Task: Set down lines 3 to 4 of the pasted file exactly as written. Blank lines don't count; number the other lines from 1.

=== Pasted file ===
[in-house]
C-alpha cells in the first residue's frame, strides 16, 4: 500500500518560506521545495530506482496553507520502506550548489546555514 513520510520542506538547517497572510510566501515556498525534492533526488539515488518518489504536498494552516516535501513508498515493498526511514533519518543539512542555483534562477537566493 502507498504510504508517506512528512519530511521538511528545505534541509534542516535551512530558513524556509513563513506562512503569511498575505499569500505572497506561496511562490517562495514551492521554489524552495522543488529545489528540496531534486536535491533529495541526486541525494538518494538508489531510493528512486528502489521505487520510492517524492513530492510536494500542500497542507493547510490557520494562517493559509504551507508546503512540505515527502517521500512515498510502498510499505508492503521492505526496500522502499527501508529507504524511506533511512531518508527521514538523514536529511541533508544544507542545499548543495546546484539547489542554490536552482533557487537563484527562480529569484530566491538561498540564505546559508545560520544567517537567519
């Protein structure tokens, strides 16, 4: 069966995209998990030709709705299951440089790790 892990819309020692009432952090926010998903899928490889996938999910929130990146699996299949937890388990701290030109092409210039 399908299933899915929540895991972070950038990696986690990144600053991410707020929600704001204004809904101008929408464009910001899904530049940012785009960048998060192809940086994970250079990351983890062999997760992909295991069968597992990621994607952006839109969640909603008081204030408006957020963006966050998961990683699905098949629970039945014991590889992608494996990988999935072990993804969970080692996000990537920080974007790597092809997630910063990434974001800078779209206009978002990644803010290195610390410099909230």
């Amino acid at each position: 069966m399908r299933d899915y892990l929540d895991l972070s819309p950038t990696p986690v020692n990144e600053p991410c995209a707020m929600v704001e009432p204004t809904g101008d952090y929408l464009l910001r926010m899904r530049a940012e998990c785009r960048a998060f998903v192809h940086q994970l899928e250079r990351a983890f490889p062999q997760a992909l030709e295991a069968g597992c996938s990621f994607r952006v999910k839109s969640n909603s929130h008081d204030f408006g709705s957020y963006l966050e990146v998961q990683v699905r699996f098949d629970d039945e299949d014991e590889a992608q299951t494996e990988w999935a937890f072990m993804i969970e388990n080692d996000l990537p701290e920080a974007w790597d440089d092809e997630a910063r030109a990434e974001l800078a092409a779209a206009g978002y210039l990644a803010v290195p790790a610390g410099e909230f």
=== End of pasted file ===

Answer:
């Protein structure tokens, strides 16, 4: 069966995209998990030709709705299951440089790790 892990819309020692009432952090926010998903899928490889996938999910929130990146699996299949937890388990701290030109092409210039 399908299933899915929540895991972070950038990696986690990144600053991410707020929600704001204004809904101008929408464009910001899904530049940012785009960048998060192809940086994970250079990351983890062999997760992909295991069968597992990621994607952006839109969640909603008081204030408006957020963006966050998961990683699905098949629970039945014991590889992608494996990988999935072990993804969970080692996000990537920080974007790597092809997630910063990434974001800078779209206009978002990644803010290195610390410099909230």
């Amino acid at each position: 069966m399908r299933d899915y892990l929540d895991l972070s819309p950038t990696p986690v020692n990144e600053p991410c995209a707020m929600v704001e009432p204004t809904g101008d952090y929408l464009l910001r926010m899904r530049a940012e998990c785009r960048a998060f998903v192809h940086q994970l899928e250079r990351a983890f490889p062999q997760a992909l030709e295991a069968g597992c996938s990621f994607r952006v999910k839109s969640n909603s929130h008081d204030f408006g709705s957020y963006l966050e990146v998961q990683v699905r699996f098949d629970d039945e299949d014991e590889a992608q299951t494996e990988w999935a937890f072990m993804i969970e388990n080692d996000l990537p701290e920080a974007w790597d440089d092809e997630a910063r030109a990434e974001l800078a092409a779209a206009g978002y210039l990644a803010v290195p790790a610390g410099e909230f």